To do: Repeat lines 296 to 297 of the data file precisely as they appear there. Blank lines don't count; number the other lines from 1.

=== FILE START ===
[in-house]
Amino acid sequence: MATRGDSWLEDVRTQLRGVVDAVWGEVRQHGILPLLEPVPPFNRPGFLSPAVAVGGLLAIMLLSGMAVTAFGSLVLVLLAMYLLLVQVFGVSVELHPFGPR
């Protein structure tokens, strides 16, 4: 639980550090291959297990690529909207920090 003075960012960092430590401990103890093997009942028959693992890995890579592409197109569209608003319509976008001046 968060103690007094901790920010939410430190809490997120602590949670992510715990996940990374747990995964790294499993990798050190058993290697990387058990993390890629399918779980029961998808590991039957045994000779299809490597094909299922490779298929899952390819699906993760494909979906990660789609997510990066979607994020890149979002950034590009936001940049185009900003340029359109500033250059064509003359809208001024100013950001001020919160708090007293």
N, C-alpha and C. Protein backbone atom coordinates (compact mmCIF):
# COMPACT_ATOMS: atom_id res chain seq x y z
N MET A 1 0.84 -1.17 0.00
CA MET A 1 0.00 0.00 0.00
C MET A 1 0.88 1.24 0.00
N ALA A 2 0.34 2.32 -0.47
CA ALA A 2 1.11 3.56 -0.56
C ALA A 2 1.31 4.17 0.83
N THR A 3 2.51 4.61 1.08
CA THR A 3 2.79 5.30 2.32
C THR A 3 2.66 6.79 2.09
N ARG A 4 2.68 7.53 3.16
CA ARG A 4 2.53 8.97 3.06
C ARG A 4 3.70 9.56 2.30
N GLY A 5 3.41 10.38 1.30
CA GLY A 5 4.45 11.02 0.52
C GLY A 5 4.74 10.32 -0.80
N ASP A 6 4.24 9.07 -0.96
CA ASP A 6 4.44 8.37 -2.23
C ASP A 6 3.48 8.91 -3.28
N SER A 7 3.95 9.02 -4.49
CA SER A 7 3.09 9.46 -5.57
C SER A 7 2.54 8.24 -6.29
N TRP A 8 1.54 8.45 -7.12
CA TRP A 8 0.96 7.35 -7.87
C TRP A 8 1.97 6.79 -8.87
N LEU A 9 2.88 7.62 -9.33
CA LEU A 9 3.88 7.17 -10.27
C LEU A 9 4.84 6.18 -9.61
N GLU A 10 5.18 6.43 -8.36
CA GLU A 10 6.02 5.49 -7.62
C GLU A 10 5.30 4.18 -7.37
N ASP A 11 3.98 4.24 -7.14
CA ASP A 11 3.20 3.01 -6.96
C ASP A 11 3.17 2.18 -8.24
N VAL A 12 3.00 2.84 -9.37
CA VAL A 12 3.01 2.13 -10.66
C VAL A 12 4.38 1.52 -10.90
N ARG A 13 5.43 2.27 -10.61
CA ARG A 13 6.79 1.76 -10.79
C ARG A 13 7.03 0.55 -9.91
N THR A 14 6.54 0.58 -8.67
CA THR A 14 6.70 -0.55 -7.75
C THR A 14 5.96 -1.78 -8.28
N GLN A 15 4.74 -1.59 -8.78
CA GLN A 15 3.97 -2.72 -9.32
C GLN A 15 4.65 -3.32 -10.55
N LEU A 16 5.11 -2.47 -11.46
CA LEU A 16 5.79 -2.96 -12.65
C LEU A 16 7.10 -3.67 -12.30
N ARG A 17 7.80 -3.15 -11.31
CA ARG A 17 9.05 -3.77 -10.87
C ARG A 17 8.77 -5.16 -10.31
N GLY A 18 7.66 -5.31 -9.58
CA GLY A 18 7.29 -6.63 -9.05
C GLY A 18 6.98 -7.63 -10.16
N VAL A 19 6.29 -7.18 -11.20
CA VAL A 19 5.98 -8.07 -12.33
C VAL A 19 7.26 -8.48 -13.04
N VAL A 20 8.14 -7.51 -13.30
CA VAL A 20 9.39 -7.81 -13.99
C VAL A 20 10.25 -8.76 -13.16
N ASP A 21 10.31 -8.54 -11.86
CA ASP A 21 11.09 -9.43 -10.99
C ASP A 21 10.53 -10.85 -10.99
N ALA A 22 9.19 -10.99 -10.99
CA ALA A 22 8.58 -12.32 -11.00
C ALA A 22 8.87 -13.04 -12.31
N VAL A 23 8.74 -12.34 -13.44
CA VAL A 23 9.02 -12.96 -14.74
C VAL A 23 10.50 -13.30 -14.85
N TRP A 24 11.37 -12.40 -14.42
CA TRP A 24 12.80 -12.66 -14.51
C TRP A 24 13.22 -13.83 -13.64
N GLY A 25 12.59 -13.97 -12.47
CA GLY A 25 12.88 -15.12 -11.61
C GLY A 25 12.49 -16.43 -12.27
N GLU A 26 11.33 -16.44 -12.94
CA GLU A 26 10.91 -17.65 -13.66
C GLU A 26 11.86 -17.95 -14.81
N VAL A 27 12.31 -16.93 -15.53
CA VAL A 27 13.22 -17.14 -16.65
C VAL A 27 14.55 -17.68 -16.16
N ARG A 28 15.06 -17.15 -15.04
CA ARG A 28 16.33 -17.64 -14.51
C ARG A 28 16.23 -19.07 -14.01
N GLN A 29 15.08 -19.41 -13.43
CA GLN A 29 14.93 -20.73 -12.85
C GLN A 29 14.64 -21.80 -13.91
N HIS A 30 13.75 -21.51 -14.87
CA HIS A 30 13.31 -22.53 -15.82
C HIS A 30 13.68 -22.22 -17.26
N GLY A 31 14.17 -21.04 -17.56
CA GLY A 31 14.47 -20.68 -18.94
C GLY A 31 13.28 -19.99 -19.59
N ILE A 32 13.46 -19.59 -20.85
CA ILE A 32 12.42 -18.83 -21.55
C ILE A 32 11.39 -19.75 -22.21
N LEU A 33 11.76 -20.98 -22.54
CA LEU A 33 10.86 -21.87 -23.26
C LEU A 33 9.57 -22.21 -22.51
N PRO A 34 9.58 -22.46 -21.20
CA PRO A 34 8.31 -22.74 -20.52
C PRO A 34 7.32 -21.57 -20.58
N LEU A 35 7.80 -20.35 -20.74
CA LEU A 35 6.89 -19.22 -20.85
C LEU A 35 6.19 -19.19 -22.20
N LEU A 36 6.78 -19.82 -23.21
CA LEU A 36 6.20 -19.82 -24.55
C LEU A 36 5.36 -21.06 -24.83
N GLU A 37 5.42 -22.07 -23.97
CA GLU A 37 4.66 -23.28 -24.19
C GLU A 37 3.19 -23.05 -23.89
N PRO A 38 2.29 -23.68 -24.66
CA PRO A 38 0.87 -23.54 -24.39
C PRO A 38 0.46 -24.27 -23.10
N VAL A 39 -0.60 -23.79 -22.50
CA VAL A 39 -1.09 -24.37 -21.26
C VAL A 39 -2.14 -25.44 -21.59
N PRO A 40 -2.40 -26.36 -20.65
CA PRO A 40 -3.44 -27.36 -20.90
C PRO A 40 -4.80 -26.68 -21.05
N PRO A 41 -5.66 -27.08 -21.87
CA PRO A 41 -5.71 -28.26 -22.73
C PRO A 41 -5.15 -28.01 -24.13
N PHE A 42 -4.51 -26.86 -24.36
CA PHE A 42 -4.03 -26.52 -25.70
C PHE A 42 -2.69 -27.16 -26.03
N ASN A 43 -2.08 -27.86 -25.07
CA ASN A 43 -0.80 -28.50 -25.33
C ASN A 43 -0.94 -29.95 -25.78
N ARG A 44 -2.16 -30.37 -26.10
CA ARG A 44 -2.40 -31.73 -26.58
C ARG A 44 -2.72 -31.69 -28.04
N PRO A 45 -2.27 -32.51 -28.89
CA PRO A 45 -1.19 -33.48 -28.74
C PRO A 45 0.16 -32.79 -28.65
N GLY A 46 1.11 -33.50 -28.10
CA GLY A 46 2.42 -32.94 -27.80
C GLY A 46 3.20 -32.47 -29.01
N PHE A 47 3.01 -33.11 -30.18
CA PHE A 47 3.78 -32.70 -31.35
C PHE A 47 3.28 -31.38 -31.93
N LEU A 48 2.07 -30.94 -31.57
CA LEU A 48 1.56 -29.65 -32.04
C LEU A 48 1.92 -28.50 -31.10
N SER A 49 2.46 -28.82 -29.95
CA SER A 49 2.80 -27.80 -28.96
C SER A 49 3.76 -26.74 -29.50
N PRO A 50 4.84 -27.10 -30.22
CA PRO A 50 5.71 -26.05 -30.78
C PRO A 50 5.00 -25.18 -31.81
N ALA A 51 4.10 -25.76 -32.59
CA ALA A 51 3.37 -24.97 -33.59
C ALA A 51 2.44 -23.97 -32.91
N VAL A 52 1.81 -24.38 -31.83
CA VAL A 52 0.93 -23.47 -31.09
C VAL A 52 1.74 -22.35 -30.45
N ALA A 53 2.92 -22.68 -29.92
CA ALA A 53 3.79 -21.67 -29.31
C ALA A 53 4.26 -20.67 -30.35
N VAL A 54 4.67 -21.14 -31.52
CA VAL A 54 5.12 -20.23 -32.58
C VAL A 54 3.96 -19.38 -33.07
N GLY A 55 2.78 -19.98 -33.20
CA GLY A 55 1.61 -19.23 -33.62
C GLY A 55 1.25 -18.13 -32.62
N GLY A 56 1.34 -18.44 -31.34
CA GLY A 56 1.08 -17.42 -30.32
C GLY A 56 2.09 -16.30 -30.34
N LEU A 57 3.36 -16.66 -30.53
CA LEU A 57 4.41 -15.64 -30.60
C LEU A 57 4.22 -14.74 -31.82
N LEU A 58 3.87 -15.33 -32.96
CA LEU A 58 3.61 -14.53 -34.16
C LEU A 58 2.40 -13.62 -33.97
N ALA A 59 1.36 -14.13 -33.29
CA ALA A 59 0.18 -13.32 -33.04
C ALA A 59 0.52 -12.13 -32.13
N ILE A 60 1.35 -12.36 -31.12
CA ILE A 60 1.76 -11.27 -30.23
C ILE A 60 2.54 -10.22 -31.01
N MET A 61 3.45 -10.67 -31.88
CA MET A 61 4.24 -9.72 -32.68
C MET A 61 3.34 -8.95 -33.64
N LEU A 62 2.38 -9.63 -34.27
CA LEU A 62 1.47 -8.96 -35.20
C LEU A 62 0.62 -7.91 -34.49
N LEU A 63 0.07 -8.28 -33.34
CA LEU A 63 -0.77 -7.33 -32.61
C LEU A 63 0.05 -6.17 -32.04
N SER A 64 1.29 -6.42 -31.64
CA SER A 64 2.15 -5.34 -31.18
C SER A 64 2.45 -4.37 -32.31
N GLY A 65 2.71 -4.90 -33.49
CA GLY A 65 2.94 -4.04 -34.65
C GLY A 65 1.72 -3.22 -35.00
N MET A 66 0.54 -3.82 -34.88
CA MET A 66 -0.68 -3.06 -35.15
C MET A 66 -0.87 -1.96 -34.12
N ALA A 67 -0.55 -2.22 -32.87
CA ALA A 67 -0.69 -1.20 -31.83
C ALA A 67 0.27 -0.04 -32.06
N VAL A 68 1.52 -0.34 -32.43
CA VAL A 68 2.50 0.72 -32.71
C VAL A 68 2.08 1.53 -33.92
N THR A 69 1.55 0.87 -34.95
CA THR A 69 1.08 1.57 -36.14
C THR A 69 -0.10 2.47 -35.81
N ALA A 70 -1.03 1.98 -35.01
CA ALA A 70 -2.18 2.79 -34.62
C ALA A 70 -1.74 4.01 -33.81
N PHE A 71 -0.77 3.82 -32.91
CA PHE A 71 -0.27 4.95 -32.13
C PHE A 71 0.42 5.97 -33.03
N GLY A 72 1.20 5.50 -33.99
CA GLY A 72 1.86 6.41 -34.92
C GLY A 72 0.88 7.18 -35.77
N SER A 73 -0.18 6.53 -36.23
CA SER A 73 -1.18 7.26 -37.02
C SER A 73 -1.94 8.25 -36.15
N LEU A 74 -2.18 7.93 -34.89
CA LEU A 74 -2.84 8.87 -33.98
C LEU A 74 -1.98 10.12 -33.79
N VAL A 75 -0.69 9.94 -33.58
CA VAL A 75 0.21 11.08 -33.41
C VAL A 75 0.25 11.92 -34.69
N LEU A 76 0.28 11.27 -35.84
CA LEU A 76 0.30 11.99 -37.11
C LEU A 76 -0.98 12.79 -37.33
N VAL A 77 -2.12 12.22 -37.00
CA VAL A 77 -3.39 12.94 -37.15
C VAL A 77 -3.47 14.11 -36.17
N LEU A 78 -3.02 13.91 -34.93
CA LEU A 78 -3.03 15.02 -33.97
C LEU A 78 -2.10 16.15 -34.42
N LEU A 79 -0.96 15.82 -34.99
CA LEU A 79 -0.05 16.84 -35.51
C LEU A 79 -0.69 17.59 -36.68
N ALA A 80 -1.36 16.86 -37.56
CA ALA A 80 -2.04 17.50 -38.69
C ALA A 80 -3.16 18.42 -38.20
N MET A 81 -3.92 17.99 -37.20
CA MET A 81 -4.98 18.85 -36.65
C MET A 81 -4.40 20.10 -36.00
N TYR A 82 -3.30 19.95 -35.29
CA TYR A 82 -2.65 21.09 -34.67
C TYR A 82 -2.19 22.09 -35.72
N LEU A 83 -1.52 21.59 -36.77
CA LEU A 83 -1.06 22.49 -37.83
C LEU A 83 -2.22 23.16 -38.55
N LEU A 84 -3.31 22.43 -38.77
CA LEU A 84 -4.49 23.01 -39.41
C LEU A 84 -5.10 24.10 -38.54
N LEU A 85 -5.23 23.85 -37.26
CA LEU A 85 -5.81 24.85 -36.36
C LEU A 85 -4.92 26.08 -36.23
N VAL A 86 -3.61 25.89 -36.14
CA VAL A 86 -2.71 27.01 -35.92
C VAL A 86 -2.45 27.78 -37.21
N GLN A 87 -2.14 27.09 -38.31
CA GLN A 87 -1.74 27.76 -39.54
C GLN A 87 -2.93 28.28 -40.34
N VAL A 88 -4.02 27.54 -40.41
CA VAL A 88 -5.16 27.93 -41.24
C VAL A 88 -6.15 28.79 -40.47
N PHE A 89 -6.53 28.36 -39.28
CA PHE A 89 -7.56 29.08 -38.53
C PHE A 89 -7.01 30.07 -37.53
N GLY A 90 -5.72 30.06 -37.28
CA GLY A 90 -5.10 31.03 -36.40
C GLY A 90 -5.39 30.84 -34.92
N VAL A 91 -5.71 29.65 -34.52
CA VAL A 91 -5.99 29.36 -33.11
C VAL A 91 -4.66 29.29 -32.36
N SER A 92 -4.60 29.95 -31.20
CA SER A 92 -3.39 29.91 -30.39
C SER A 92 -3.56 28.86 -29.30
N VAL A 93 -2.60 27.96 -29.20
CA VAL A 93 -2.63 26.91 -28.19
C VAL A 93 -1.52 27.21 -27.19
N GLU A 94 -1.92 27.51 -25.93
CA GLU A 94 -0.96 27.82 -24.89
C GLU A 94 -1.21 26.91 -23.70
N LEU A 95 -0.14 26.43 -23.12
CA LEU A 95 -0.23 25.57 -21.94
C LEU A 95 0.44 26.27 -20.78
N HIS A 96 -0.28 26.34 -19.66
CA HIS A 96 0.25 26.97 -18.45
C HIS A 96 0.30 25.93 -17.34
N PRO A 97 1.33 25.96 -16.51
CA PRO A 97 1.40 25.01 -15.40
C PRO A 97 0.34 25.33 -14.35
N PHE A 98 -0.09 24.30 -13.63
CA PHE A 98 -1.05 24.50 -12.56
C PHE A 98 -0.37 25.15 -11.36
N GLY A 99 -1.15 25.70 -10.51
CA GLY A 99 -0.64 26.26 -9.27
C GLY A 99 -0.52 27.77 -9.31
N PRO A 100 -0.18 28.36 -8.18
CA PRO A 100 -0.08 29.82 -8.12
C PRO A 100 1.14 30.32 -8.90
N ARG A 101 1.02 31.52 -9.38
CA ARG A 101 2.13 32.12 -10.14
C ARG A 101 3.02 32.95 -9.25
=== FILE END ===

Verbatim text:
C PRO A 97 0.34 25.33 -14.35
N PHE A 98 -0.09 24.30 -13.63